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Newsletter / News 2021-01

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Worry no more: Trope Report is here.

What is Trope Report?

Greetings, Troper Hivemind!

Happy new year, and welcome to the first issue of the Trope Report revival! This monthly newsletter aims to keep you all updated on recent changes to tropes, recommend cool tropes and pages, and give a little push to pages and projects that could always use a helping hand. We'll always be covering a little bit of everything, but essentially, the goal is to capture a snapshot of what goes on around this big, wide wiki. If you're interested, keep on reading — this first issue has quite a lot to offer.

~Synchronicity, Chief Trope Report Officer

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Tropes and Works

    Trope Spotlight 

Obscure Tropes

This section highlights older tropes that need a boost.
  • Trying to figure out what to name your fantasy character? Have no fear, Name That Unfolds Like Lotus Blossom is here! For when just one name isn't enough. Why would you name your character something boring and uncool like Alice or Bob, when you could name them something like The One Whose Knowlege Of Fiction Conventions Is Overflowing, From Whomst Crosswicks Spread Like Fire on a Hot Autumn Day, and Whose Mastery of Example Indentation is Unrivaled? Giving characters long, descriptive, and flowery names is a fun way to add flavor in fantasy settings, but it's also popular in real life, as certain languages name people this way by default. Name That Unfolds Like Lotus Blossom has been on TV Tropes since at least 2011, but mythology has been using it for centuries, making this Older Than Steam.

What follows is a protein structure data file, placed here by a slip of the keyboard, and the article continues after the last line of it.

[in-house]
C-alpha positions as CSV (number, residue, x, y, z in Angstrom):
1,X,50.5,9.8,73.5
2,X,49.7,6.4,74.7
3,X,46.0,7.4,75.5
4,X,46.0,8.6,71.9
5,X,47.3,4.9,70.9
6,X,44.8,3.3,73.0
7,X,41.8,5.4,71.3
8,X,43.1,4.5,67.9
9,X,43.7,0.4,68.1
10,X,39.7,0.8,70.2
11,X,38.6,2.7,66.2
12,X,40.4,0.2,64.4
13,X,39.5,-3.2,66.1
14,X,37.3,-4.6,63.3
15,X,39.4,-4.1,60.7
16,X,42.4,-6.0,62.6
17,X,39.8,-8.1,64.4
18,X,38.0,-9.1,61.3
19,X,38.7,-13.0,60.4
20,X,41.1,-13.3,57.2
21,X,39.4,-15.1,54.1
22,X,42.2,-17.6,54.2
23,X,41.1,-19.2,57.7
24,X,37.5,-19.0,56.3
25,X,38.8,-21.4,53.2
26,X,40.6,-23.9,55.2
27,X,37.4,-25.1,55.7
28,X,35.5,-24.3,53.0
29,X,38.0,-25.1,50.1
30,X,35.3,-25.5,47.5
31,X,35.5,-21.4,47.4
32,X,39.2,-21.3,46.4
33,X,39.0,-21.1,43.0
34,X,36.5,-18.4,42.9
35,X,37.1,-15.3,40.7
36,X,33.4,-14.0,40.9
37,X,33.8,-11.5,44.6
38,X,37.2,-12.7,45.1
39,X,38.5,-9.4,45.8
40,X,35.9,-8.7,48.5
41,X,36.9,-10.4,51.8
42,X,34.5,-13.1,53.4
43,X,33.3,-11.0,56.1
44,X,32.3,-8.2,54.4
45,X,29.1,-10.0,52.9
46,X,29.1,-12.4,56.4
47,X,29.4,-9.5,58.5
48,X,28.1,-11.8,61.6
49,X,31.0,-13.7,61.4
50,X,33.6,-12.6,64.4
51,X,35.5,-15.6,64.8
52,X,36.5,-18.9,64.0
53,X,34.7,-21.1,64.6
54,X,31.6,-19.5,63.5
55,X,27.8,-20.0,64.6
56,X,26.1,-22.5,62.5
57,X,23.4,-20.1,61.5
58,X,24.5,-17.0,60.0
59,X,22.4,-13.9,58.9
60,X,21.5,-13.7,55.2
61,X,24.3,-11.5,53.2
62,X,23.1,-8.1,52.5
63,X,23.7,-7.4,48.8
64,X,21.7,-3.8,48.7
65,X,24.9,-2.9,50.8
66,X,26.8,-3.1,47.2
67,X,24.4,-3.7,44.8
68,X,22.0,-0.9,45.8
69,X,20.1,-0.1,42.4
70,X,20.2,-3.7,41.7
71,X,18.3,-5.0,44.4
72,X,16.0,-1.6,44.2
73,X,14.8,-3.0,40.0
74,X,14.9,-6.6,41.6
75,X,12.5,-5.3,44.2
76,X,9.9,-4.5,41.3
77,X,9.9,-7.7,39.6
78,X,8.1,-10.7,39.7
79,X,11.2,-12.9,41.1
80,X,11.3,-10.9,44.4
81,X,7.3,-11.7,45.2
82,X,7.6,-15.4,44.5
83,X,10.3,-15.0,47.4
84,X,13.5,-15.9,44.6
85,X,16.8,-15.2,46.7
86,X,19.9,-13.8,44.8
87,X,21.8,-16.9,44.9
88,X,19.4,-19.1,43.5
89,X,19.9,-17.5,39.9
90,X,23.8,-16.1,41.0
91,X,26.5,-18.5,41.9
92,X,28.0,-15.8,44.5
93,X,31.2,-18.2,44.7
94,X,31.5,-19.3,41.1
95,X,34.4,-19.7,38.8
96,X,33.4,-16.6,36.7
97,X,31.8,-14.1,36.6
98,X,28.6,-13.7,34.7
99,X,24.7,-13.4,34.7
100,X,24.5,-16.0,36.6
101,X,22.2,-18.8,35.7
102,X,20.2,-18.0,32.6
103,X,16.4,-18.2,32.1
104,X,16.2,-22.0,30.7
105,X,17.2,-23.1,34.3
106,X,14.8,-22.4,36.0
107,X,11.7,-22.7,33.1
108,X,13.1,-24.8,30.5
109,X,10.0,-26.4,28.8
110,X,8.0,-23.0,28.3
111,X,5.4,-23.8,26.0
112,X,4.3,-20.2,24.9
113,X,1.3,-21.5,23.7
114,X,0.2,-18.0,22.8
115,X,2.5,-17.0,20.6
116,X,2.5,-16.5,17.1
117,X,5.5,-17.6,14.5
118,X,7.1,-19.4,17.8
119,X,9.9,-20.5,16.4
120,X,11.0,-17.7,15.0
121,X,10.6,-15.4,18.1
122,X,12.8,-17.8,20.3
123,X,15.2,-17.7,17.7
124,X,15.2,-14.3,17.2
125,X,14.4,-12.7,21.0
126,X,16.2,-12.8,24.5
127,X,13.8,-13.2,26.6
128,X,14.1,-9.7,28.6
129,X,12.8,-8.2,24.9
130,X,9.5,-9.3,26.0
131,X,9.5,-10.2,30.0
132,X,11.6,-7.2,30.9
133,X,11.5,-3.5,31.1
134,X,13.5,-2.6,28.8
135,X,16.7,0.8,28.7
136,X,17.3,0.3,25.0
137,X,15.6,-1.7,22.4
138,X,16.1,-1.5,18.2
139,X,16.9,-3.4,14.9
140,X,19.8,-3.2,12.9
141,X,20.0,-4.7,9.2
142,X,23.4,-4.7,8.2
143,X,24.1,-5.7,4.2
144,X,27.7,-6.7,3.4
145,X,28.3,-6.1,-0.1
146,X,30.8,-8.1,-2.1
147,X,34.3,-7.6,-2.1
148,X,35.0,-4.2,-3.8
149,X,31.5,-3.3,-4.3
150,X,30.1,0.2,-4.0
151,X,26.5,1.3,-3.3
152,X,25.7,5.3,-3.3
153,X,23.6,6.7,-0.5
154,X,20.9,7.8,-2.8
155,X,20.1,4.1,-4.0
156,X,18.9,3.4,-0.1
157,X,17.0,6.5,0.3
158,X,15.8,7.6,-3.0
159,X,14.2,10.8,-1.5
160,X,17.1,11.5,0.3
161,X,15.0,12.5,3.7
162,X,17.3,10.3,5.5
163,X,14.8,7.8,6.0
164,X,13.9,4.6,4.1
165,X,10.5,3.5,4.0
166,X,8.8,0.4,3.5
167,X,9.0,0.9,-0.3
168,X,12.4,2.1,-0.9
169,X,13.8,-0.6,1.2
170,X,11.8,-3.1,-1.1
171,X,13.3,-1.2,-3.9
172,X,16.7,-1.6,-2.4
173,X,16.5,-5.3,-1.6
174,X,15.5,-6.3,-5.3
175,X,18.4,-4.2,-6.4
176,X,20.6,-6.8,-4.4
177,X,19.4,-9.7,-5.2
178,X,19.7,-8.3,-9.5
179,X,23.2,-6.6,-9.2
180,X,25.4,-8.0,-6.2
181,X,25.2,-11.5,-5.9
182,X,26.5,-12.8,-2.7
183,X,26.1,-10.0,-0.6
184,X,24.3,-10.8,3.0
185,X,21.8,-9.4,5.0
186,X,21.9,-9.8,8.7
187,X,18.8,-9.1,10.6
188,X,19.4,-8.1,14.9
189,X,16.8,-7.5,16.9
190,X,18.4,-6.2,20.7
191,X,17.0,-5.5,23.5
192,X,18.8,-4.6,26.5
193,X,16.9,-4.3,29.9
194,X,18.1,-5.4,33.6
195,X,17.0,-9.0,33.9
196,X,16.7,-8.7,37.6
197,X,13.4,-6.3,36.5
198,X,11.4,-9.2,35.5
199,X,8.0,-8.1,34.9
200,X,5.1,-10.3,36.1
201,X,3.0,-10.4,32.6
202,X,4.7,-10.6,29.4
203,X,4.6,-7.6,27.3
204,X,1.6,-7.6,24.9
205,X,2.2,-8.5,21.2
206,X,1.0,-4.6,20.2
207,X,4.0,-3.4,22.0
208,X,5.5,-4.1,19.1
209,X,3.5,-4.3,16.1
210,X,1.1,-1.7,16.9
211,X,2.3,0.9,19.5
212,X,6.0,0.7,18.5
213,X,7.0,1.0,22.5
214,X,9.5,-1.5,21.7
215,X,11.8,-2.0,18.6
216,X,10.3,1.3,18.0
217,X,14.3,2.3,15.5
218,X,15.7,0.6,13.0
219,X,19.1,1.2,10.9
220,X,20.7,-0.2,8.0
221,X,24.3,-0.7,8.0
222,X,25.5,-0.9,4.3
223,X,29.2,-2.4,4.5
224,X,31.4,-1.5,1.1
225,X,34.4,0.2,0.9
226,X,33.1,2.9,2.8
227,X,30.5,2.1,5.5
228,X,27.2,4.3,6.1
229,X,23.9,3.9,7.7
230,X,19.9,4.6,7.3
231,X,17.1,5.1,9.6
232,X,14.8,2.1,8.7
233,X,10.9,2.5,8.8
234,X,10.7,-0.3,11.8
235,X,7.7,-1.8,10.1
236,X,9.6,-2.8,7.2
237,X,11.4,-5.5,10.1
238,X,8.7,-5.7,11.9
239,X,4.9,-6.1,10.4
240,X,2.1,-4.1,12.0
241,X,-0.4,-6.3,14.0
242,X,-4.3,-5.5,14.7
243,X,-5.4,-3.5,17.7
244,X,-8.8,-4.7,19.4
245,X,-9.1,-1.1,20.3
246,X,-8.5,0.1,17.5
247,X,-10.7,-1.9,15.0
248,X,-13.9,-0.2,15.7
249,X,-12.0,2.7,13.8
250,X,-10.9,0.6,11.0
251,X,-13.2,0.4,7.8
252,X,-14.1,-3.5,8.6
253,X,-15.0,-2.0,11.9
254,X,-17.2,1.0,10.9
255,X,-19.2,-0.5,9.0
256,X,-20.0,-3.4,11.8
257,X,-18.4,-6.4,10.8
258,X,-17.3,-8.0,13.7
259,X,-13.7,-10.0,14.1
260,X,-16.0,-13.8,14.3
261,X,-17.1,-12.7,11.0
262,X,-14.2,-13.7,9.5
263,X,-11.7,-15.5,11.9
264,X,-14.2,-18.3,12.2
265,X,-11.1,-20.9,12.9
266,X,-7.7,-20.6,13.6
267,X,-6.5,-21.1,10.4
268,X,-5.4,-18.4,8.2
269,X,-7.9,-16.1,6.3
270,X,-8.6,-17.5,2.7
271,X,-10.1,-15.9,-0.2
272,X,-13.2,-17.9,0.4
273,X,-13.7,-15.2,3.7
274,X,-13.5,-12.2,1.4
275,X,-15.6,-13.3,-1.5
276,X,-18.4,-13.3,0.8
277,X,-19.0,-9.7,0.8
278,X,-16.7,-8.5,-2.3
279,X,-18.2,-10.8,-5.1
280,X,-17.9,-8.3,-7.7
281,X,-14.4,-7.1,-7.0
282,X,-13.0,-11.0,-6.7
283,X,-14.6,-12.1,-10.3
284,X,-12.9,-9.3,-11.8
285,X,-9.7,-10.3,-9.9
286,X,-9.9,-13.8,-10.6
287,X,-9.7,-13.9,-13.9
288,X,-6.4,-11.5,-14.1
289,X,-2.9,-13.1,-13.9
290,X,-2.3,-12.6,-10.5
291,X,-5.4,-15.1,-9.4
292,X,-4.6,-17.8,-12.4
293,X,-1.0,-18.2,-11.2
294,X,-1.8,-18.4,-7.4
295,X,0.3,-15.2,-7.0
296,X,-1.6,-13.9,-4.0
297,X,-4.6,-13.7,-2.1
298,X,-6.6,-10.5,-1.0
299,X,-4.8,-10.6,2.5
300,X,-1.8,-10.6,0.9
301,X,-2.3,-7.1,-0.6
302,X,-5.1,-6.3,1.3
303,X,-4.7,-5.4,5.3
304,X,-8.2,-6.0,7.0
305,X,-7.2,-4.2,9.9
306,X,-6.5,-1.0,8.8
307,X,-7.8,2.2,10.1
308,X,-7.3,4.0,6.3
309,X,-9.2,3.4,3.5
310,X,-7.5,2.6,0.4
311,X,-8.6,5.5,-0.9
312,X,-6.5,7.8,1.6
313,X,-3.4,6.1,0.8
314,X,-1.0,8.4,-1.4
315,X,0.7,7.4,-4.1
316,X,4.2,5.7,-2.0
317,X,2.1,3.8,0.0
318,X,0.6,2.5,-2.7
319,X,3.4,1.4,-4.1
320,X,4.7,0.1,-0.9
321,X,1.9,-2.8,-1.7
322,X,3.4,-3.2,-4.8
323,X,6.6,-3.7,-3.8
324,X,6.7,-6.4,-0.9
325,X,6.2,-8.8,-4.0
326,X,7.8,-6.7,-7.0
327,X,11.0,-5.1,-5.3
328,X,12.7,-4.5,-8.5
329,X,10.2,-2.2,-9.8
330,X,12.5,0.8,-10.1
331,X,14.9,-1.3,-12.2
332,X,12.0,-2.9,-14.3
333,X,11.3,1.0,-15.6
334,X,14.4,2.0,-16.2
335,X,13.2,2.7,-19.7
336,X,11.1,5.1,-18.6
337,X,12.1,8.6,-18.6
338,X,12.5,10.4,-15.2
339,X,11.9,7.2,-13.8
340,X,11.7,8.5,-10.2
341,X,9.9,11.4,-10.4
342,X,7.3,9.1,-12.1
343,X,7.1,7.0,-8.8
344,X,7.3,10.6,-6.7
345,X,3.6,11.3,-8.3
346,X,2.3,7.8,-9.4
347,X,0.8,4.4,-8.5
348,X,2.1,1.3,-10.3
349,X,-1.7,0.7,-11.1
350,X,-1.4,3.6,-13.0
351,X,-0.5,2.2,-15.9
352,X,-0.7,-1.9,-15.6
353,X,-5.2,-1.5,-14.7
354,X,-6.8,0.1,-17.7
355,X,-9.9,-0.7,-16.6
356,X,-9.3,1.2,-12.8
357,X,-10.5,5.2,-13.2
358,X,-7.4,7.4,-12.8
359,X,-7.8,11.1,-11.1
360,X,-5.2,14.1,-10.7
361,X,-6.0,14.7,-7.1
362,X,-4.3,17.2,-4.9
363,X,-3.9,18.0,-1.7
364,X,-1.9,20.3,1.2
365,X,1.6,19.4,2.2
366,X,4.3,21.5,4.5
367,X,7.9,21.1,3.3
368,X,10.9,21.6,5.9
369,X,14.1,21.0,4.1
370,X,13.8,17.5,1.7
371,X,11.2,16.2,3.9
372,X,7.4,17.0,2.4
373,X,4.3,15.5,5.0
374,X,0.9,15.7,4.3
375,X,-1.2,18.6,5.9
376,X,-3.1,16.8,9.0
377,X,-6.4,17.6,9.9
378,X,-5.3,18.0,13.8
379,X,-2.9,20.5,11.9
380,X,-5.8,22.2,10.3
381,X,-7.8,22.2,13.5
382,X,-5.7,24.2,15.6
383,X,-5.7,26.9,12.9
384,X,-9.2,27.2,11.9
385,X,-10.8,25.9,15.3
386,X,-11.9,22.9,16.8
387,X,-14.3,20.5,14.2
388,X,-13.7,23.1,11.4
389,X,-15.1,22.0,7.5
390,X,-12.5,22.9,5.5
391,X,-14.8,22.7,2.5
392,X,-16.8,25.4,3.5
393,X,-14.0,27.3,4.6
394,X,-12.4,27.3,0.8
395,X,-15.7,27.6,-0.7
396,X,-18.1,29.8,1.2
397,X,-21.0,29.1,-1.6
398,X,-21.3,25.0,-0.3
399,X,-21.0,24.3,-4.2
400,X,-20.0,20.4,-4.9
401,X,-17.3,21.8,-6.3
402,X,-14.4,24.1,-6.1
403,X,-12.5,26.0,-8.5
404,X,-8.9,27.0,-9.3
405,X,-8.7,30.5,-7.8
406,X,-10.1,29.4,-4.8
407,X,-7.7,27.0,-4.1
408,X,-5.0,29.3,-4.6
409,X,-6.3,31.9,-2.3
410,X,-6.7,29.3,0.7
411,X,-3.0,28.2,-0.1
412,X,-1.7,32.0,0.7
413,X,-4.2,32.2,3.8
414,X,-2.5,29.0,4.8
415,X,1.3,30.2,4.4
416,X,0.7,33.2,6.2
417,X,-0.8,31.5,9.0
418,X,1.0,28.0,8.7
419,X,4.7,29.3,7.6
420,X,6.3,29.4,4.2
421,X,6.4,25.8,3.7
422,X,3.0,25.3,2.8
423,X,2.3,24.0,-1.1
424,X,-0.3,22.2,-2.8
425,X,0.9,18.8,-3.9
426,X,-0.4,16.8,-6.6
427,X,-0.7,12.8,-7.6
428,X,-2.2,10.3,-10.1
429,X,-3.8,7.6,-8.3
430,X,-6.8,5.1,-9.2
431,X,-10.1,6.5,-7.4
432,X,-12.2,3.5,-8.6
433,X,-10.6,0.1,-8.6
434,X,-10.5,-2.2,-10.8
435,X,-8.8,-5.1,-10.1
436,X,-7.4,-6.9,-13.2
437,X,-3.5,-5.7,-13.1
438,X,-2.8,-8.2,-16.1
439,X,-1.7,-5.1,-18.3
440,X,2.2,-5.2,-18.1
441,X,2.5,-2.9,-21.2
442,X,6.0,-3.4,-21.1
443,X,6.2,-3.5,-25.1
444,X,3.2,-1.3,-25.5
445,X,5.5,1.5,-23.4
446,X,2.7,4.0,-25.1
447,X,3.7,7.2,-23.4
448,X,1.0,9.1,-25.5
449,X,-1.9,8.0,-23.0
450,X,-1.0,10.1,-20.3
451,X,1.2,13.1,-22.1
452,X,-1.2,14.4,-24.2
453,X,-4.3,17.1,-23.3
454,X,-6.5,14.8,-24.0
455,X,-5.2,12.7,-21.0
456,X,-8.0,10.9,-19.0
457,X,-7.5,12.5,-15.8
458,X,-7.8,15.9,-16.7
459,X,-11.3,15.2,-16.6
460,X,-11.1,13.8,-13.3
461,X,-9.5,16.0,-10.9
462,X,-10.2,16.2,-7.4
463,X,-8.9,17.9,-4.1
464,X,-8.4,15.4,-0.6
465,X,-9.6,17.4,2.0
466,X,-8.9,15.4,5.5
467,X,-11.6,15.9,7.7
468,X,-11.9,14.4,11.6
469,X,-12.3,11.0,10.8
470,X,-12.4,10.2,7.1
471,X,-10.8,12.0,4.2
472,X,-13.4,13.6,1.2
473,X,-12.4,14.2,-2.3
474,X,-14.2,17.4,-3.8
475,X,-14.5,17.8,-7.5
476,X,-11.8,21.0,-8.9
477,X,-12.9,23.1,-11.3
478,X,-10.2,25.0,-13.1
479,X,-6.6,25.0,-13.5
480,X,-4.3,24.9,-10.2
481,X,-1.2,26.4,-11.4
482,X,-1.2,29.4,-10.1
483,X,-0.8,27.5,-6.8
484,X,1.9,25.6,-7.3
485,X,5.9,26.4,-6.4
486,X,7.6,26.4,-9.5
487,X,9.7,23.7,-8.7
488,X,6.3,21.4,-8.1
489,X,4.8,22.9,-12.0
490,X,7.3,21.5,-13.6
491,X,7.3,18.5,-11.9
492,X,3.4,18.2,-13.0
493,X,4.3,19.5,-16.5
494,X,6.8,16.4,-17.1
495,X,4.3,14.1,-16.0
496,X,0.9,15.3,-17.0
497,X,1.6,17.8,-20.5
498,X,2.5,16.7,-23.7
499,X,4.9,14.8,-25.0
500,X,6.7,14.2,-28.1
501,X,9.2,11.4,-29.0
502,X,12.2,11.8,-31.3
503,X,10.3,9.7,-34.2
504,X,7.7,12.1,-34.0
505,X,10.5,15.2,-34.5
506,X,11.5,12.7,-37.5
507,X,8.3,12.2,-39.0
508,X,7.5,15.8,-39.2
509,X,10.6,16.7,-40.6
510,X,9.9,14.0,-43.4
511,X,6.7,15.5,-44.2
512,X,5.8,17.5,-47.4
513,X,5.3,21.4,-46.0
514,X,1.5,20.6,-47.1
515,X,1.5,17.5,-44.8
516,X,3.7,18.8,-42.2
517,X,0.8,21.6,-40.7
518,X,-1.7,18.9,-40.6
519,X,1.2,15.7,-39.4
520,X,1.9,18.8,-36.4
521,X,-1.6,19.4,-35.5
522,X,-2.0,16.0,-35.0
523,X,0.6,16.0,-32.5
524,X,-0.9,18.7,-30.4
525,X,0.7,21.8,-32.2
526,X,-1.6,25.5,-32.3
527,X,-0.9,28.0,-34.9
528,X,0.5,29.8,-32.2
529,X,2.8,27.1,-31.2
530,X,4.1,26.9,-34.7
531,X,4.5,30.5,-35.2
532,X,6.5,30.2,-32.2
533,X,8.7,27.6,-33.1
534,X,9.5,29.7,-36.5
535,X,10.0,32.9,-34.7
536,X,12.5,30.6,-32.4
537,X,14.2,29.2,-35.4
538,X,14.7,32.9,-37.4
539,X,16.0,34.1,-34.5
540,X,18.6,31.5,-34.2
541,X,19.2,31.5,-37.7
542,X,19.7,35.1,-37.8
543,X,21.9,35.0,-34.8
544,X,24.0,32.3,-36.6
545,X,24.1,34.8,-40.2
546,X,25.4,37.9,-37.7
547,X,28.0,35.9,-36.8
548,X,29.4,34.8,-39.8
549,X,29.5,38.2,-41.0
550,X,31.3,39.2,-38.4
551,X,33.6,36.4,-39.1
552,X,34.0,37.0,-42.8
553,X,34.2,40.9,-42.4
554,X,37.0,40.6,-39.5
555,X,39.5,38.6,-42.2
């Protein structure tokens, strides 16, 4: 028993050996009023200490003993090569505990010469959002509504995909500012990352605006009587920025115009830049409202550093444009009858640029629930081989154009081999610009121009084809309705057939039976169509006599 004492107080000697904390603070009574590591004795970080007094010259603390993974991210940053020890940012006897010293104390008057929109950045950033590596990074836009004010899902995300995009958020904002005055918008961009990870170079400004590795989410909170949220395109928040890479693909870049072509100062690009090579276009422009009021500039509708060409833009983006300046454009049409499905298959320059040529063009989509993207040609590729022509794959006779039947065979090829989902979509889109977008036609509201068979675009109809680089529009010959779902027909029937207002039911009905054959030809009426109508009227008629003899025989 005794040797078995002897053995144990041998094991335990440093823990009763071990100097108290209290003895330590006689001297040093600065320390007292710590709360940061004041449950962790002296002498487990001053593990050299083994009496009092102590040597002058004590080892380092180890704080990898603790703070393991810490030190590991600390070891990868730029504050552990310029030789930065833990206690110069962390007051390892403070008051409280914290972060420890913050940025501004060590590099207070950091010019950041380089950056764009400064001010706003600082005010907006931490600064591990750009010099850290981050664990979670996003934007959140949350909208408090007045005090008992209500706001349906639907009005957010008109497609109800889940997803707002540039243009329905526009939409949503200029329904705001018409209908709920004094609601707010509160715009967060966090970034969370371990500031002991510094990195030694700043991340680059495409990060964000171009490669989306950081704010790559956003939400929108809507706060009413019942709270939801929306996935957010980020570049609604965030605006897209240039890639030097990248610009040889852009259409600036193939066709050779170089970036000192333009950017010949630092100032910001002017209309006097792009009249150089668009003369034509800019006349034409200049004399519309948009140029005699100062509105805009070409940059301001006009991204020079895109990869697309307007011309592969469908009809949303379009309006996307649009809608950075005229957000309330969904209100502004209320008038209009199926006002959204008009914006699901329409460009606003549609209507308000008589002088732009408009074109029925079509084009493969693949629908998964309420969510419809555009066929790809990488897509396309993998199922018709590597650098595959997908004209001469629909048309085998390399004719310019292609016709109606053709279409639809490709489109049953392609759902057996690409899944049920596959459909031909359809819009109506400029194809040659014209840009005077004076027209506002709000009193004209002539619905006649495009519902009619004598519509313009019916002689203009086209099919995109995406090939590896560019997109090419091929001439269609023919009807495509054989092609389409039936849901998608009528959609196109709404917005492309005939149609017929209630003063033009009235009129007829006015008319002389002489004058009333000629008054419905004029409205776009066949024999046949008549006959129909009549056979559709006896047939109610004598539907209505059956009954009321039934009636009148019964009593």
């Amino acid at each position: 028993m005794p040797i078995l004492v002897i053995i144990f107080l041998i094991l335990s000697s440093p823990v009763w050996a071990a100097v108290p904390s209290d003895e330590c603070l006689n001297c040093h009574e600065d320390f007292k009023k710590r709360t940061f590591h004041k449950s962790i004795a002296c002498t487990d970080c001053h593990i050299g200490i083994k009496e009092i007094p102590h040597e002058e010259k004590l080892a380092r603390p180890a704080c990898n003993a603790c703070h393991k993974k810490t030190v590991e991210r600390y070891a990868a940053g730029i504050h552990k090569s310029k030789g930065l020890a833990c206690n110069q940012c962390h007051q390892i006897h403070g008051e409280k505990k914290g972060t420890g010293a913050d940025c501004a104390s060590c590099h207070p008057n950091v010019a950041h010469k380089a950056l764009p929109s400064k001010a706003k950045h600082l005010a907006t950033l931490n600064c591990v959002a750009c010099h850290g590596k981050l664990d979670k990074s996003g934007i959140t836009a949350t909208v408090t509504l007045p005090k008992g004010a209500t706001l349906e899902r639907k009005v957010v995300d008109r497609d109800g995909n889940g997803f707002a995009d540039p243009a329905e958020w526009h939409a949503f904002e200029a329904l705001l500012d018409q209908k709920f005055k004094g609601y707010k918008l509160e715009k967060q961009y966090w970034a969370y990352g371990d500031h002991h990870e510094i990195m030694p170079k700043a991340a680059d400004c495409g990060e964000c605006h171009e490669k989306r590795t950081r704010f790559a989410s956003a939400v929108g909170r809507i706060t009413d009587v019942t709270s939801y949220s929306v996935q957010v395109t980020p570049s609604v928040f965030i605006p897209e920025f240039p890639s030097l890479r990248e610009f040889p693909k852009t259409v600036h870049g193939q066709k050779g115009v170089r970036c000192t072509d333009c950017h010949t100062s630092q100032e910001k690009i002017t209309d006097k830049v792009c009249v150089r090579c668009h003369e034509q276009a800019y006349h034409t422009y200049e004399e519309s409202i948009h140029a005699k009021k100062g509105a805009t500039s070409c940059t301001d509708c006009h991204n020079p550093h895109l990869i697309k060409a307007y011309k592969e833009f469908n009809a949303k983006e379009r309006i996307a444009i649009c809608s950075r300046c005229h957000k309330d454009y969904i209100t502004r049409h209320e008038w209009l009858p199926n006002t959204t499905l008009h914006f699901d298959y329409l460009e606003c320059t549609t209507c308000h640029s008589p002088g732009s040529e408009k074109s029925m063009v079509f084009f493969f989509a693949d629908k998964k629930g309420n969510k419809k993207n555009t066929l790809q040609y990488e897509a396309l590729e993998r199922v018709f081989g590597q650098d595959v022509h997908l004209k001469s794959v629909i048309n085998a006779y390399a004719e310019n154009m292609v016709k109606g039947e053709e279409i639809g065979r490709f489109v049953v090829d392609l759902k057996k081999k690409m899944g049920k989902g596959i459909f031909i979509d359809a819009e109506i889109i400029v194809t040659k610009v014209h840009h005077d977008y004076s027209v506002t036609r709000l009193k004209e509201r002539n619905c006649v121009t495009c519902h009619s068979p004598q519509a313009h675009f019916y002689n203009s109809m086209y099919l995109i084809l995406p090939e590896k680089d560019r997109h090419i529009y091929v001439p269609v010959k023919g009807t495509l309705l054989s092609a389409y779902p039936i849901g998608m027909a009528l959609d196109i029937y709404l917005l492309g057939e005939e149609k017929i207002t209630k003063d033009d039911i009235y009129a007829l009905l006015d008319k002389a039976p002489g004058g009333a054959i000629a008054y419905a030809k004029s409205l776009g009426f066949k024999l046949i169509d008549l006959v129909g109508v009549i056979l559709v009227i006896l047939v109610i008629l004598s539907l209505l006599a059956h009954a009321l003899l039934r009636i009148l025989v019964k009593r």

New Tropes

This section brings attention to recently-launched tropes that could use a little help to really get rolling.—-